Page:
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J Biol Chem. 1999 Jun 11;274(24):17365-71.

Ribozyme approach identifies a functional association between the G protein beta1gamma7 subunits in the beta-adrenergic receptor signaling pathway.

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  • 1Henry Hood M.D. Research Program, Pennsylvania State University College of Medicine, Danville, Pennsylvania 17822, USA.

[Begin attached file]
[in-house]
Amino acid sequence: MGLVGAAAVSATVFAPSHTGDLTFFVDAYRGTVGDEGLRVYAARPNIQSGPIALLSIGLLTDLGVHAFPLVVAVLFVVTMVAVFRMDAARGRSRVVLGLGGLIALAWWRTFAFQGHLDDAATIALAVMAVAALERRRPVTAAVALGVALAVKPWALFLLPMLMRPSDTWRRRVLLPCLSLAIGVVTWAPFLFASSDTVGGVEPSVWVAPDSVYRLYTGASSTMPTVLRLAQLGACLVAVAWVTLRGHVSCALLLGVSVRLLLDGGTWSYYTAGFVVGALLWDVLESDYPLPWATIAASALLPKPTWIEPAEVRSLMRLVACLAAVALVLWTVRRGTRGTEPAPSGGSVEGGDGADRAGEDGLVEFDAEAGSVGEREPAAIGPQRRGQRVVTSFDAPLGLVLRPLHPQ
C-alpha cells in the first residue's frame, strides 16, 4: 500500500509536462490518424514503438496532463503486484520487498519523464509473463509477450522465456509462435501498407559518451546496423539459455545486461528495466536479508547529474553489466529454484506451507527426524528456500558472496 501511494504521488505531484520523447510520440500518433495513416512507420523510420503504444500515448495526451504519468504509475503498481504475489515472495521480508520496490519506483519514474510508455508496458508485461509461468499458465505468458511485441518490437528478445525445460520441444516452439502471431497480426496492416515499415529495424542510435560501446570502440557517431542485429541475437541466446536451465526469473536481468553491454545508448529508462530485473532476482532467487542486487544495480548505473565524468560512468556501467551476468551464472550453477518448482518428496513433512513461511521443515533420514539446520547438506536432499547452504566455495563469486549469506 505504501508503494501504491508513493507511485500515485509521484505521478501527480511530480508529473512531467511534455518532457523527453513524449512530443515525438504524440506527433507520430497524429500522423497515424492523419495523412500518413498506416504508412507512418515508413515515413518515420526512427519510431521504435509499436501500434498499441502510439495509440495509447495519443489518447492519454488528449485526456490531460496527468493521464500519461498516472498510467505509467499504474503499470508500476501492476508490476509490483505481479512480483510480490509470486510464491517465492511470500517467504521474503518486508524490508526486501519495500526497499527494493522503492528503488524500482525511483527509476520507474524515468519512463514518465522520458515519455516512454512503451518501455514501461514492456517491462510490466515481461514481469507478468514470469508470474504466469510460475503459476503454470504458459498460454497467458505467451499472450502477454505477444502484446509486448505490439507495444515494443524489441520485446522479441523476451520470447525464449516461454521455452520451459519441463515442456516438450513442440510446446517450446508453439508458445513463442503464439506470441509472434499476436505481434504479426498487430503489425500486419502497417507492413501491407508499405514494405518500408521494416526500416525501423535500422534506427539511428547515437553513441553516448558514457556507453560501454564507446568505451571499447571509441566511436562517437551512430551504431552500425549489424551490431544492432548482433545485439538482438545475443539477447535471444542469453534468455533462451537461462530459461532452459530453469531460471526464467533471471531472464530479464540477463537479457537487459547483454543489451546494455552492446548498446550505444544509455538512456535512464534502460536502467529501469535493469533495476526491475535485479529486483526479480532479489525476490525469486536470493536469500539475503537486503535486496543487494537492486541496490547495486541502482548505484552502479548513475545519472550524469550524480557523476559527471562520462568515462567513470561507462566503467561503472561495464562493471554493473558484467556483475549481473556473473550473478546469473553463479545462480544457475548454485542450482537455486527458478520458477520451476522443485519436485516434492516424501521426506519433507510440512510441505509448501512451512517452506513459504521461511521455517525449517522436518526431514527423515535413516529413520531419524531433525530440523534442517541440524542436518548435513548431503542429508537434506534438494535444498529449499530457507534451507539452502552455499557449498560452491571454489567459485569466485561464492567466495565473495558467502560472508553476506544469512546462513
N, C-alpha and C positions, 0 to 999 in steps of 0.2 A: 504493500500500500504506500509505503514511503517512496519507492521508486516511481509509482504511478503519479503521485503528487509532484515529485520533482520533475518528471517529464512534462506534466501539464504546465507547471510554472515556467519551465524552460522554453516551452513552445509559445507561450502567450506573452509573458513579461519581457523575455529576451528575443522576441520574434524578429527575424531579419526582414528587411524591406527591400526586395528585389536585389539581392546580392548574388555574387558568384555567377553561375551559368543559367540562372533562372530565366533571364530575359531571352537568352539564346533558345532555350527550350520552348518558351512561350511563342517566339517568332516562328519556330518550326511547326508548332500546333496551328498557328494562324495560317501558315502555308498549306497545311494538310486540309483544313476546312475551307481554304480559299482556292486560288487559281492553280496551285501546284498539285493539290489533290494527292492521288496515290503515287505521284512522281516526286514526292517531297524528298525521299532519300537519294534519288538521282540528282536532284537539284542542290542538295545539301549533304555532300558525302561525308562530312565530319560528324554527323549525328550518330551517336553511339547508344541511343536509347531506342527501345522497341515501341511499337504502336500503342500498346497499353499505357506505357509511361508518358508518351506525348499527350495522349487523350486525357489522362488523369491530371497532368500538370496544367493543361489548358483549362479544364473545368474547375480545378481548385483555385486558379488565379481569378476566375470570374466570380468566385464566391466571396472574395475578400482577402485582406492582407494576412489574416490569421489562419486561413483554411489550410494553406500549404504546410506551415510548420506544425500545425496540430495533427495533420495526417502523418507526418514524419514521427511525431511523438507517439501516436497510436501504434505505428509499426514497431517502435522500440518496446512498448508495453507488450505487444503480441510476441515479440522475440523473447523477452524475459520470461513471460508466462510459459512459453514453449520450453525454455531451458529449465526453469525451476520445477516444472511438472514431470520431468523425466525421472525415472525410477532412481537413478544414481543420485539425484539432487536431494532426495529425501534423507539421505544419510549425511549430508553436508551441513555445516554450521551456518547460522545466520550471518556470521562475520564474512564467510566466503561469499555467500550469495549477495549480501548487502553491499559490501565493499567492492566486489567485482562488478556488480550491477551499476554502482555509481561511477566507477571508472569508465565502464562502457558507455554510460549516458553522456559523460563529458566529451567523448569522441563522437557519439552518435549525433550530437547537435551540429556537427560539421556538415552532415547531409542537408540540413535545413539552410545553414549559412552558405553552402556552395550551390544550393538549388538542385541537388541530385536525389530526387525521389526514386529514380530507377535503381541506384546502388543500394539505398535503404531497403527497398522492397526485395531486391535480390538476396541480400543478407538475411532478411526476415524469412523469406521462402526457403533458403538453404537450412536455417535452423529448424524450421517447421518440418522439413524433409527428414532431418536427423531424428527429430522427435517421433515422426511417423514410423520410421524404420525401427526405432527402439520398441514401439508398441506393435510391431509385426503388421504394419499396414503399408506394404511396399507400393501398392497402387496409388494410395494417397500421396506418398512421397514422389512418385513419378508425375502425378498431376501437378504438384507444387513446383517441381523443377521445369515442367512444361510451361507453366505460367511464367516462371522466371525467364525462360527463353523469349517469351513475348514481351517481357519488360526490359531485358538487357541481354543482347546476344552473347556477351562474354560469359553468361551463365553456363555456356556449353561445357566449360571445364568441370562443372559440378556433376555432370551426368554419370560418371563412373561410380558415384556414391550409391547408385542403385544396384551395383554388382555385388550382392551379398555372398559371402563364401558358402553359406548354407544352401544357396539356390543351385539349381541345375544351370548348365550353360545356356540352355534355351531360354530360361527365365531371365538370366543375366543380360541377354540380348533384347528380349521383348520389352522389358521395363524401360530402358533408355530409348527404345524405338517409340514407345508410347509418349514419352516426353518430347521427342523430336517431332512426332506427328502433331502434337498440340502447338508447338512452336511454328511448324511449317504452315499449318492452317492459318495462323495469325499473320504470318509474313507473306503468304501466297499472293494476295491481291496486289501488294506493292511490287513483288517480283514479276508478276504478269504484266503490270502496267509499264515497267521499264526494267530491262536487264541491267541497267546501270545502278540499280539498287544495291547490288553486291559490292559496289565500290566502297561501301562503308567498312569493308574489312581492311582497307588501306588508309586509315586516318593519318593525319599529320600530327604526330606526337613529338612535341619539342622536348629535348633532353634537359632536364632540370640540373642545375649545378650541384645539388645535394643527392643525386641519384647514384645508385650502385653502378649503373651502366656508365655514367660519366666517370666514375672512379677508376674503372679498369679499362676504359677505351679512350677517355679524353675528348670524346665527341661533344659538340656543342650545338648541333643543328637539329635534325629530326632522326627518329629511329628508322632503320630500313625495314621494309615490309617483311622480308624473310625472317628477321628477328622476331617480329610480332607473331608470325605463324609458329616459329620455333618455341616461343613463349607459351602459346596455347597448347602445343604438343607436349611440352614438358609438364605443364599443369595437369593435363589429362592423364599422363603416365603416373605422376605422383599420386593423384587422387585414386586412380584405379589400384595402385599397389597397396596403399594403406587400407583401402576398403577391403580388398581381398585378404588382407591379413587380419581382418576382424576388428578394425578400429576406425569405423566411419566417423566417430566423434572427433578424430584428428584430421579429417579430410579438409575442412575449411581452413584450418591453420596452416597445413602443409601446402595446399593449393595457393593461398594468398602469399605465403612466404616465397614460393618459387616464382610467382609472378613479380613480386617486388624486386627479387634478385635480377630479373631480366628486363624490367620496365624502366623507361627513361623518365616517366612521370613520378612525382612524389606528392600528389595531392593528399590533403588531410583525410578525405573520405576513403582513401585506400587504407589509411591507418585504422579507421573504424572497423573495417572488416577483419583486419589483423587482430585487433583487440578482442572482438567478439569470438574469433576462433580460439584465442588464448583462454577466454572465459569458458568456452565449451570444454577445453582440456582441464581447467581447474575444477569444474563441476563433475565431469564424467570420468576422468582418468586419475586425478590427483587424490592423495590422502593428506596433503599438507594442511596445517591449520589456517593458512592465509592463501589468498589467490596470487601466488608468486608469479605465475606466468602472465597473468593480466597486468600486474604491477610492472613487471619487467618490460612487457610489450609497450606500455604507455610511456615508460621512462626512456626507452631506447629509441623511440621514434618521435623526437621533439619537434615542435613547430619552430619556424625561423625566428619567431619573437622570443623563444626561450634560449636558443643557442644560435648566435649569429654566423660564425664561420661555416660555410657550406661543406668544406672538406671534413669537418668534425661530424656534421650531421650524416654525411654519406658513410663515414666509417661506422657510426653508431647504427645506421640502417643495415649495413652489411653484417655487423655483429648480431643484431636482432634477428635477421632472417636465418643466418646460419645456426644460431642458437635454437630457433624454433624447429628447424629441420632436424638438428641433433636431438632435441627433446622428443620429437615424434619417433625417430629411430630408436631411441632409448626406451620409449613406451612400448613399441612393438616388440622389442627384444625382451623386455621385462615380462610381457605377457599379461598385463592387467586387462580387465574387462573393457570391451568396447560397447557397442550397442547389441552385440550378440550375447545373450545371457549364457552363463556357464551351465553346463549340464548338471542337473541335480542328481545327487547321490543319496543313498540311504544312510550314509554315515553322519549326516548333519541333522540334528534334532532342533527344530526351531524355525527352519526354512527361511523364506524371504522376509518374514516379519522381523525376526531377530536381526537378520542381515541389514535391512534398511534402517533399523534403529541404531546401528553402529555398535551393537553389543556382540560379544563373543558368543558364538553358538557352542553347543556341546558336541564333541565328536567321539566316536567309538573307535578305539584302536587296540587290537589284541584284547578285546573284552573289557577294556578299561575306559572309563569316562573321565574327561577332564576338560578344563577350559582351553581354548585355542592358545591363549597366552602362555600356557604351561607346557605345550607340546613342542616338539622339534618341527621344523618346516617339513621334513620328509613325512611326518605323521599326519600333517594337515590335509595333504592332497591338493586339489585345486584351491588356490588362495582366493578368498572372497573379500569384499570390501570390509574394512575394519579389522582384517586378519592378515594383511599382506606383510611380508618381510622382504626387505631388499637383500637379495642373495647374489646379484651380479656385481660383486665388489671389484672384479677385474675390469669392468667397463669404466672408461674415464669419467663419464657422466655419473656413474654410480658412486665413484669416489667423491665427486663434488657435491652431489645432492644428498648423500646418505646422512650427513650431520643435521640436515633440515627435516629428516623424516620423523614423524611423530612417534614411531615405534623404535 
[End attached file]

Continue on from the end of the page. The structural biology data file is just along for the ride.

The complex role that the heterotrimeric G proteins play in signaling pathways has become increasingly apparent with the cloning of countless numbers of receptors, G proteins, and effectors. However, in most cases, the specific combinations of alpha and betagamma subunits comprising the G proteins that participate in the most common signaling pathways, such as beta-adrenergic regulation of adenylyl cyclase activity, are not known. The extent of this problem is evident in the fact that the identities of the betagamma subunits that combine with the alpha subunit of Gs are only now being elucidated almost 20 years after its initial purification. In a previous study, we described the first use of a ribozyme strategy to suppress specifically the expression of the gamma7 subunit of the G proteins, thereby identifying a specific role of this protein in coupling the beta-adrenergic receptor to stimulation of adenylyl cyclase activity in HEK 293 cells. In the present study, we explored the potential utility of a ribozyme approach directed against the gamma7 subunit to identify functional associations with a particular beta and alphas subunit of the G protein in this signaling pathway. Accordingly, HEK 293 cells were transfected with a ribozyme directed against the gamma7 subunit, and the effects of this manipulation on levels of the beta and alphas subunits were determined by immunoblot analysis. Among the five beta alphas subunits detected in these cells, only the beta1 subunit was coordinately reduced following treatment with the ribozyme directed against the gamma7 subunit, thereby demonstrating a functional association between the beta1 and gamma7 subunits. The mechanism for coordinate suppression of the beta1 subunit was due to a striking change in the half-life of the beta1 monomer versus the beta1 heterodimer complexed with the gamma7 subunit. Neither the 52- nor 45-kDa subunits were suppressed following treatment with the ribozyme directed against the gamma7 subunit, thereby providing insights into the assembly of the Gs heterotrimer. Taken together, these data show the utility of a ribozyme approach to identify the role of not only the gamma subunits but also the beta subunits of the G proteins in signaling pathways.

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